war and its affects are major themes in Hemingway's writings. In the introduction I mentioned that Hemingway was wounded in battle. When he returned home, he could not adjust to situations in the United States. In a sense, he was alone and frightened by new surroundings. In the short story Soldier's Home, we see a slight comparison to the feelings of Hemingway returning home from war. (Hemingway coming home from Italy) The story Soldier's Home is about a man named Krebs, the protagonist, who returns home from battle in Germany.
But his return was not greeted; he came home much too late. Hemingway sets the tone of the story by suggesting that the town thought, it was rather ridiculous for Krebs to be getting back so late, years after the war was over. Here Hemingway starts to develop the overall tone of the story; desolation, driven by the traumas of war. Krebs wants some sort of attention, but the town responds by paying no attention.
This is shown when Hemingway writes about Krebs wanting to talk about the war-Later he felt the need to talk but no one wanted to hear about it. His town had heard too many atrocity stories to be thrilled by actualities. As the story continues, Hemingway takes a turn and tries to relate Krebs with women. Krebs sits on the porch of his family's house and watches girls walk by. But, even though he wants a girl, he can't approach one. Hemingway describes that Krebs does not want to get into the intrigue and the politics of getting a girl.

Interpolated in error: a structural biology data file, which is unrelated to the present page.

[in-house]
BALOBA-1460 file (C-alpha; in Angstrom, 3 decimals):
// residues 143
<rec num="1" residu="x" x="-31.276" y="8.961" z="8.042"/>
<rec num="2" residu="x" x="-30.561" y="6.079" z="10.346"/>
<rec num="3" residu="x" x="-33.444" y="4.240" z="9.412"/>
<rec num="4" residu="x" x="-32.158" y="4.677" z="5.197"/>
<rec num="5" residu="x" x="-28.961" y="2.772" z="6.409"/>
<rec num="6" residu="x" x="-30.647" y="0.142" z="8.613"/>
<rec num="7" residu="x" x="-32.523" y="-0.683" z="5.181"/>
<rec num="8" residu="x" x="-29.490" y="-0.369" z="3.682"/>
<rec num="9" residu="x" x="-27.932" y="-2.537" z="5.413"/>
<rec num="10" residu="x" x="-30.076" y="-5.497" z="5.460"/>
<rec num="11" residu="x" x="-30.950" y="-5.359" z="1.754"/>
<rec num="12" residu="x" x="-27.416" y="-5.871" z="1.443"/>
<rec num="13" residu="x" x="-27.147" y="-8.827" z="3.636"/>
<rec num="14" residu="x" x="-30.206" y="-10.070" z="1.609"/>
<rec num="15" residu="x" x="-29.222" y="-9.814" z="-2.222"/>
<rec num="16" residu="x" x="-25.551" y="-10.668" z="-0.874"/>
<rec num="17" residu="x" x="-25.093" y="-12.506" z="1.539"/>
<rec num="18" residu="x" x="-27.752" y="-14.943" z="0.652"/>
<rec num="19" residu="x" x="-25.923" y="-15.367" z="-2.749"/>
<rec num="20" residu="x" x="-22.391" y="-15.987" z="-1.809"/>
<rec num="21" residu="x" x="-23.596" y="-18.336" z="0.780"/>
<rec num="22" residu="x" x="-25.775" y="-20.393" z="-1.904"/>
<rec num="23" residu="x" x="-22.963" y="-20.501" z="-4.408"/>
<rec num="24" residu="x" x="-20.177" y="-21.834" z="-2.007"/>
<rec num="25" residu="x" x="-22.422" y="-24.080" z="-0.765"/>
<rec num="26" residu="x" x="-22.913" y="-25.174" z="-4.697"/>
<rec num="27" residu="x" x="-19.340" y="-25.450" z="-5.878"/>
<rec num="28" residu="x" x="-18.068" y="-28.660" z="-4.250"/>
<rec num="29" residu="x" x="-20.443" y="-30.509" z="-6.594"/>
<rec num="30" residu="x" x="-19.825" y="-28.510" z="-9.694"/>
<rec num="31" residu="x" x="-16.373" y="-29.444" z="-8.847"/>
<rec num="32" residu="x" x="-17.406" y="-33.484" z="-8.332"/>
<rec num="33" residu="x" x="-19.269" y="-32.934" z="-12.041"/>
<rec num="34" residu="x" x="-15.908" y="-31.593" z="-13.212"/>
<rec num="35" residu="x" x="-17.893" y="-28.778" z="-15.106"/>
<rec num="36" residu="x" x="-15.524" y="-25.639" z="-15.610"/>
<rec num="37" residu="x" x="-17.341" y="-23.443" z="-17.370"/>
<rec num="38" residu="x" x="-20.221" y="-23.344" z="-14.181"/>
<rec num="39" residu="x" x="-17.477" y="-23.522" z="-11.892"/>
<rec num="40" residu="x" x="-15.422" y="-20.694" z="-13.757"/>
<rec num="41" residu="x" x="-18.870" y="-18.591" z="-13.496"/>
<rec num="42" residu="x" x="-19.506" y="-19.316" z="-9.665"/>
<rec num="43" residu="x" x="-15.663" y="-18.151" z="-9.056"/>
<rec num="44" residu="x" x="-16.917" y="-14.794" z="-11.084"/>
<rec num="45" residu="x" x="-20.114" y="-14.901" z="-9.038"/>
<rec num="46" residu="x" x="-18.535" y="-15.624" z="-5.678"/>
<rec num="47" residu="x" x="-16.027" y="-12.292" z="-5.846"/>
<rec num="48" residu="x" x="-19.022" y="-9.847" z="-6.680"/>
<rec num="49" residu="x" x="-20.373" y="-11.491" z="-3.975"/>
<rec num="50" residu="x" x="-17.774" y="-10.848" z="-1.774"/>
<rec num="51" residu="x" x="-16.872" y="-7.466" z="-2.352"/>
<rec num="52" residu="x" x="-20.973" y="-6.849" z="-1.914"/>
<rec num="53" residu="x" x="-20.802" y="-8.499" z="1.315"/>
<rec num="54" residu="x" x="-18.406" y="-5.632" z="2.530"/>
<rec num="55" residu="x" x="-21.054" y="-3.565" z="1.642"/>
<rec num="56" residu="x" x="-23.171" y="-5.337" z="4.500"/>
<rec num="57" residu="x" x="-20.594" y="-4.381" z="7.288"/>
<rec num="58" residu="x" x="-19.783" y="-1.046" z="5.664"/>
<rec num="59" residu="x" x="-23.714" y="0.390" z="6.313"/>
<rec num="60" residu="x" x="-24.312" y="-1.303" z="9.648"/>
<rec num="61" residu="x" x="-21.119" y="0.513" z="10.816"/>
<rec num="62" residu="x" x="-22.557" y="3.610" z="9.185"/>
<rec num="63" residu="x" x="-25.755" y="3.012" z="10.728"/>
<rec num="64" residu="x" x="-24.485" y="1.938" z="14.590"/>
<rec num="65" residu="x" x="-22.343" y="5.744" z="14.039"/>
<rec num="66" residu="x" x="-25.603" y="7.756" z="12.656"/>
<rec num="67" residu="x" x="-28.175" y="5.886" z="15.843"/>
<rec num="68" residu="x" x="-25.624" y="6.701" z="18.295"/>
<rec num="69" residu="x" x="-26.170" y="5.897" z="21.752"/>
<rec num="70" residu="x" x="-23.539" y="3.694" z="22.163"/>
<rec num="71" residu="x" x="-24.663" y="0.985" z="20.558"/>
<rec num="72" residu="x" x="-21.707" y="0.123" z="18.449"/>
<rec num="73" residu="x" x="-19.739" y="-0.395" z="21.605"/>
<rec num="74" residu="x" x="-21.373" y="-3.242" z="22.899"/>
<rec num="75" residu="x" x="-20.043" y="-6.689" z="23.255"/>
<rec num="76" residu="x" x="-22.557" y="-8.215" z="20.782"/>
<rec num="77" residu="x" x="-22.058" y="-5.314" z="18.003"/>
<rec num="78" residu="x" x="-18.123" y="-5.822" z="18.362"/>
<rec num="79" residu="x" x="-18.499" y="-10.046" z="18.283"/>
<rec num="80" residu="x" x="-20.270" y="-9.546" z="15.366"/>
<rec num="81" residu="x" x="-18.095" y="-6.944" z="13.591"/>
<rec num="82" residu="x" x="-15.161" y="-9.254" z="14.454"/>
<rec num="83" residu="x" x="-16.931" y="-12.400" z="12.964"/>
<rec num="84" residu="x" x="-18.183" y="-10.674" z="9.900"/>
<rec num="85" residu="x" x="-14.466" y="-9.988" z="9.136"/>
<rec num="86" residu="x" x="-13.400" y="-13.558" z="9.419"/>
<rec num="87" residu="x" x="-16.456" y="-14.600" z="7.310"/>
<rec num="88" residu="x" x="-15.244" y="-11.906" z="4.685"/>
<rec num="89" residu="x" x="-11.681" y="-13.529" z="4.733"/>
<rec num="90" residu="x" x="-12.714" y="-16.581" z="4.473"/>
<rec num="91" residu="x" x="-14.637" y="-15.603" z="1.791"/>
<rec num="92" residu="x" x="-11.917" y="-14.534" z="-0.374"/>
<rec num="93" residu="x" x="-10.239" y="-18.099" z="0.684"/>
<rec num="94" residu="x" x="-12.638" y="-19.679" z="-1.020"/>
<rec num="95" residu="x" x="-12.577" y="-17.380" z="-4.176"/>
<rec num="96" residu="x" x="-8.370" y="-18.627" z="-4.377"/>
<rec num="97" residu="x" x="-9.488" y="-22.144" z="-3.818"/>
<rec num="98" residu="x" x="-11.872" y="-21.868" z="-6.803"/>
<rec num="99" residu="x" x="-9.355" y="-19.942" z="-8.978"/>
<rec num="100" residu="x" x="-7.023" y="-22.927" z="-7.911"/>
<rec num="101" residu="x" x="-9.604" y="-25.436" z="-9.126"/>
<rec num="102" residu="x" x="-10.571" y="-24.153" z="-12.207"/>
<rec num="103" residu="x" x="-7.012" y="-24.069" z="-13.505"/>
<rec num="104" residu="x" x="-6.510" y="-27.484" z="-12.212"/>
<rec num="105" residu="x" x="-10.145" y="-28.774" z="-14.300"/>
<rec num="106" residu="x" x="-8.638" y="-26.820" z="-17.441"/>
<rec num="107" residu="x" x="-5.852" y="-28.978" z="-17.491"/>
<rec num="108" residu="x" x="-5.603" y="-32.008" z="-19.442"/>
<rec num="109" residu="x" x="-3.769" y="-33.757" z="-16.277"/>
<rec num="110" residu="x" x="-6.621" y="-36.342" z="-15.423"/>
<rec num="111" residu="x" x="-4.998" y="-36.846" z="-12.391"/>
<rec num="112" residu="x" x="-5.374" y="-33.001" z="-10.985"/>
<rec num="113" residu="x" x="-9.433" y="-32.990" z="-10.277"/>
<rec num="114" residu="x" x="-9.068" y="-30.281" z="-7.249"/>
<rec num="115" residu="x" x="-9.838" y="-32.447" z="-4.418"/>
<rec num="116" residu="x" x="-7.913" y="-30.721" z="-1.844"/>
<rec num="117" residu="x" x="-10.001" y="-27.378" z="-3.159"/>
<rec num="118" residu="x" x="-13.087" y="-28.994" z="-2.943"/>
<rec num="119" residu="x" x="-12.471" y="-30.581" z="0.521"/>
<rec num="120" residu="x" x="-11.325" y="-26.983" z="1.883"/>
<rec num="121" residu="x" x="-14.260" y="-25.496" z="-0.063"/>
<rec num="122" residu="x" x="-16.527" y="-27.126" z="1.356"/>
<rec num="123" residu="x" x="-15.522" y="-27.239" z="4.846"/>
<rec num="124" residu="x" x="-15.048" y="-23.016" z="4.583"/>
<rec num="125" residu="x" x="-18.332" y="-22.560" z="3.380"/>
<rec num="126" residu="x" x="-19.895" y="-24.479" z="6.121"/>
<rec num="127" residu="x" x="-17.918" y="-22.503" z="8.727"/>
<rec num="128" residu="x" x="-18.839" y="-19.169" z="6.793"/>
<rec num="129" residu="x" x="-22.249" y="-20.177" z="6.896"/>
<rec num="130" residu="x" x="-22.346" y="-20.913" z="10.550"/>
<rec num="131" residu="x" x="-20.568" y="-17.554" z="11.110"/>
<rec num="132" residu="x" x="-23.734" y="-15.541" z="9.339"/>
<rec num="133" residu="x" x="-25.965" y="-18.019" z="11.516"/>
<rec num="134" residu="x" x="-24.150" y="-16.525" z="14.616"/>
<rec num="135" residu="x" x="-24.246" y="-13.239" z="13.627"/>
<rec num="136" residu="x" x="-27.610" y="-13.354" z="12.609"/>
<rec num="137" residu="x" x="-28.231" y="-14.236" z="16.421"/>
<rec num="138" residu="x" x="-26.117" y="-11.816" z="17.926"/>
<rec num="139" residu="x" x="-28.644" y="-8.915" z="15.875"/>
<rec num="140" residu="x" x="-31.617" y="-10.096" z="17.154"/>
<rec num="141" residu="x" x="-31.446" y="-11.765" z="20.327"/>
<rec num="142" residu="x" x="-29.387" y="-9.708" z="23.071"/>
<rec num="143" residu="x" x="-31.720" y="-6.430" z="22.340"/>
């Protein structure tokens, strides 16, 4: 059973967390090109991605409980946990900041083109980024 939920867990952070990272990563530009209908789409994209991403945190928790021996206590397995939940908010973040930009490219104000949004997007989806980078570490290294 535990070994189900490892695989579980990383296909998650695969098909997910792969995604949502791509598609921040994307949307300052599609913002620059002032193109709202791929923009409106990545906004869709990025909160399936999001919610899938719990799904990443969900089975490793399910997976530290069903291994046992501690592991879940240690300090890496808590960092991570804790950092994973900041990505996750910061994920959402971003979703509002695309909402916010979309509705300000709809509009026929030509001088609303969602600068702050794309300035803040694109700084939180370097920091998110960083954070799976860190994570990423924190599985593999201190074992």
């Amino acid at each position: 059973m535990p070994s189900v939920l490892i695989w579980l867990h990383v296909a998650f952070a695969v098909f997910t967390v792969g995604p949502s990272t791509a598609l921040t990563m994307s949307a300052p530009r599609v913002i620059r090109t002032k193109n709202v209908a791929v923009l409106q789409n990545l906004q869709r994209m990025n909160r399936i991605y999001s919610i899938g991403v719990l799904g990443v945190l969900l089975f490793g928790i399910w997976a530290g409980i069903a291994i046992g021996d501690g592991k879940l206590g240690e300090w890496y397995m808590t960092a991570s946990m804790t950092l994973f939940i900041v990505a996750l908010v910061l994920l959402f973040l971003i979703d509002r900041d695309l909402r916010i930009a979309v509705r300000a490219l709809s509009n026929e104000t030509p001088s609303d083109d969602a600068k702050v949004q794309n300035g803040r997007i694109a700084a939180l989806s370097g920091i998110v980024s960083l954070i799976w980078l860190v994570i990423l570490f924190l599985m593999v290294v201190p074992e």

I think Hemingway shows that Krebs is suffering from post-war affects when he writes, He did not want any consequences. He did not want any consequences ever again. He wanted to live along without consequences. Besides he did not really need a girl.
After experiencing the consequences of war, Krebs needs simple and comfortable situations to rest his mind, not complications. Hemingway goes on to explain how Krebs prefers French and German girls, rather than American. This could describe how Krebs is familiar with the life of war and not knowing how to cope with this unfamiliar life of peace, again. (Ruins in Germany) Hemingway ends the story in a very powerful way. Krebs' mother talks to him about getting his life started again; getting a job, etc. She exclaims, God has some work for everyone to do, there can be no idle hands in His Kingdom.
She continues on by giving him a lecture. Then, she asks him to pray with her, but Krebs says that he can not. I believe this is an example of Krebs giving up on God. The horrors and traumas of war drove him to disbelief. I believe Hemingway wants the reader to feel for Krebs.
The expectations I had while reading were not satisfied. Krebs stayed distant from his family and offered no signs of help. I was hoping that there would be a moment of realization. A moment where Krebs thought he needed help from outside factors other than himself. But, there was no such moment. Hemingway does this purposely to show the reader that there are no easy ways to end these strong feelings of desolation.
I think Hemingway uses the Iceberg Theory again by making the reader discern what is important about Krebs and why he is so distant from others. Hemingway does a great job in showing an affect of war not widely thought about. The short story Soldier's Home, portrays a lost man within a familiar home town.